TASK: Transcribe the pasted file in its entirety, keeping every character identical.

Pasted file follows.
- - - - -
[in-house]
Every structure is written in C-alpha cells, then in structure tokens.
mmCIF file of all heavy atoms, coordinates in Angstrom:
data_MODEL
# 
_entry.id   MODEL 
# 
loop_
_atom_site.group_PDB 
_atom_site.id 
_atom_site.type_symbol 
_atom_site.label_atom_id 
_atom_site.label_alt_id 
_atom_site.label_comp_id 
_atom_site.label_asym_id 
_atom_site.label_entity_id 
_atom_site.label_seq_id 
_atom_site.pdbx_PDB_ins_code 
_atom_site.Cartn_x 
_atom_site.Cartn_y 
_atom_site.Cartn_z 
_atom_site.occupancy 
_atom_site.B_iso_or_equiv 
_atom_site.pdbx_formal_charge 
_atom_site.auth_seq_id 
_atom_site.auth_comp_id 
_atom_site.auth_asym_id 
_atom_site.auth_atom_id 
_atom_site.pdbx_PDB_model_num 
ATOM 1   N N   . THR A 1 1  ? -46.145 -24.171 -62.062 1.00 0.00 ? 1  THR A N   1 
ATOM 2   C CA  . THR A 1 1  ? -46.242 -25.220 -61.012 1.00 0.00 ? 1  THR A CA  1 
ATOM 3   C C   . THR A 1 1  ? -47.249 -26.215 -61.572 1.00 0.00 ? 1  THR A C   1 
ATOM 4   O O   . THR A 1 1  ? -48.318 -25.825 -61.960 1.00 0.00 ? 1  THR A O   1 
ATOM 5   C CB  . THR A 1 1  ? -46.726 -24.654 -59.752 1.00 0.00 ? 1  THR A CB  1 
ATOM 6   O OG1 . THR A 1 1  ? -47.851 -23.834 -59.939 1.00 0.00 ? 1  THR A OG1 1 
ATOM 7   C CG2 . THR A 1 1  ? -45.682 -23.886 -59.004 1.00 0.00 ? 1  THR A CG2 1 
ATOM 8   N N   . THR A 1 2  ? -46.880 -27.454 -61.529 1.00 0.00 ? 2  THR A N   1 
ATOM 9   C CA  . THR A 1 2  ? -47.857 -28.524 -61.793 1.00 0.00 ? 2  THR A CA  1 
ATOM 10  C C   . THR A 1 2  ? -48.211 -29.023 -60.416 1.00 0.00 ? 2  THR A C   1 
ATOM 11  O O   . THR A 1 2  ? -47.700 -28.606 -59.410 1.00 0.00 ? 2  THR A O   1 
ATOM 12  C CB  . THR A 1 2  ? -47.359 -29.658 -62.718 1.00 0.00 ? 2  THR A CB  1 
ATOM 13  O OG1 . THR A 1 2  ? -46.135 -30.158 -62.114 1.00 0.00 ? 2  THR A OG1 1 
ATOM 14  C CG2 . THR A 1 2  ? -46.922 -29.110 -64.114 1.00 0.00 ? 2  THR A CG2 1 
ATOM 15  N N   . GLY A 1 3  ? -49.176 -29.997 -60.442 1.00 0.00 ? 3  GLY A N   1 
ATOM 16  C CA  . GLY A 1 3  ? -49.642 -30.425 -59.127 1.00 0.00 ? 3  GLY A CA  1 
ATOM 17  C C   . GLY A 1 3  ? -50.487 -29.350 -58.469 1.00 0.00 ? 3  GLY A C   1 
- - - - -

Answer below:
[in-house]
Every structure is written in C-alpha cells, then in structure tokens.
mmCIF file of all heavy atoms, coordinates in Angstrom:
data_MODEL
# 
_entry.id   MODEL 
# 
loop_
_atom_site.group_PDB 
_atom_site.id 
_atom_site.type_symbol 
_atom_site.label_atom_id 
_atom_site.label_alt_id 
_atom_site.label_comp_id 
_atom_site.label_asym_id 
_atom_site.label_entity_id 
_atom_site.label_seq_id 
_atom_site.pdbx_PDB_ins_code 
_atom_site.Cartn_x 
_atom_site.Cartn_y 
_atom_site.Cartn_z 
_atom_site.occupancy 
_atom_site.B_iso_or_equiv 
_atom_site.pdbx_formal_charge 
_atom_site.auth_seq_id 
_atom_site.auth_comp_id 
_atom_site.auth_asym_id 
_atom_site.auth_atom_id 
_atom_site.pdbx_PDB_model_num 
ATOM 1   N N   . THR A 1 1  ? -46.145 -24.171 -62.062 1.00 0.00 ? 1  THR A N   1 
ATOM 2   C CA  . THR A 1 1  ? -46.242 -25.220 -61.012 1.00 0.00 ? 1  THR A CA  1 
ATOM 3   C C   . THR A 1 1  ? -47.249 -26.215 -61.572 1.00 0.00 ? 1  THR A C   1 
ATOM 4   O O   . THR A 1 1  ? -48.318 -25.825 -61.960 1.00 0.00 ? 1  THR A O   1 
ATOM 5   C CB  . THR A 1 1  ? -46.726 -24.654 -59.752 1.00 0.00 ? 1  THR A CB  1 
ATOM 6   O OG1 . THR A 1 1  ? -47.851 -23.834 -59.939 1.00 0.00 ? 1  THR A OG1 1 
ATOM 7   C CG2 . THR A 1 1  ? -45.682 -23.886 -59.004 1.00 0.00 ? 1  THR A CG2 1 
ATOM 8   N N   . THR A 1 2  ? -46.880 -27.454 -61.529 1.00 0.00 ? 2  THR A N   1 
ATOM 9   C CA  . THR A 1 2  ? -47.857 -28.524 -61.793 1.00 0.00 ? 2  THR A CA  1 
ATOM 10  C C   . THR A 1 2  ? -48.211 -29.023 -60.416 1.00 0.00 ? 2  THR A C   1 
ATOM 11  O O   . THR A 1 2  ? -47.700 -28.606 -59.410 1.00 0.00 ? 2  THR A O   1 
ATOM 12  C CB  . THR A 1 2  ? -47.359 -29.658 -62.718 1.00 0.00 ? 2  THR A CB  1 
ATOM 13  O OG1 . THR A 1 2  ? -46.135 -30.158 -62.114 1.00 0.00 ? 2  THR A OG1 1 
ATOM 14  C CG2 . THR A 1 2  ? -46.922 -29.110 -64.114 1.00 0.00 ? 2  THR A CG2 1 
ATOM 15  N N   . GLY A 1 3  ? -49.176 -29.997 -60.442 1.00 0.00 ? 3  GLY A N   1 
ATOM 16  C CA  . GLY A 1 3  ? -49.642 -30.425 -59.127 1.00 0.00 ? 3  GLY A CA  1 
ATOM 17  C C   . GLY A 1 3  ? -50.487 -29.350 -58.469 1.00 0.00 ? 3  GLY A C   1 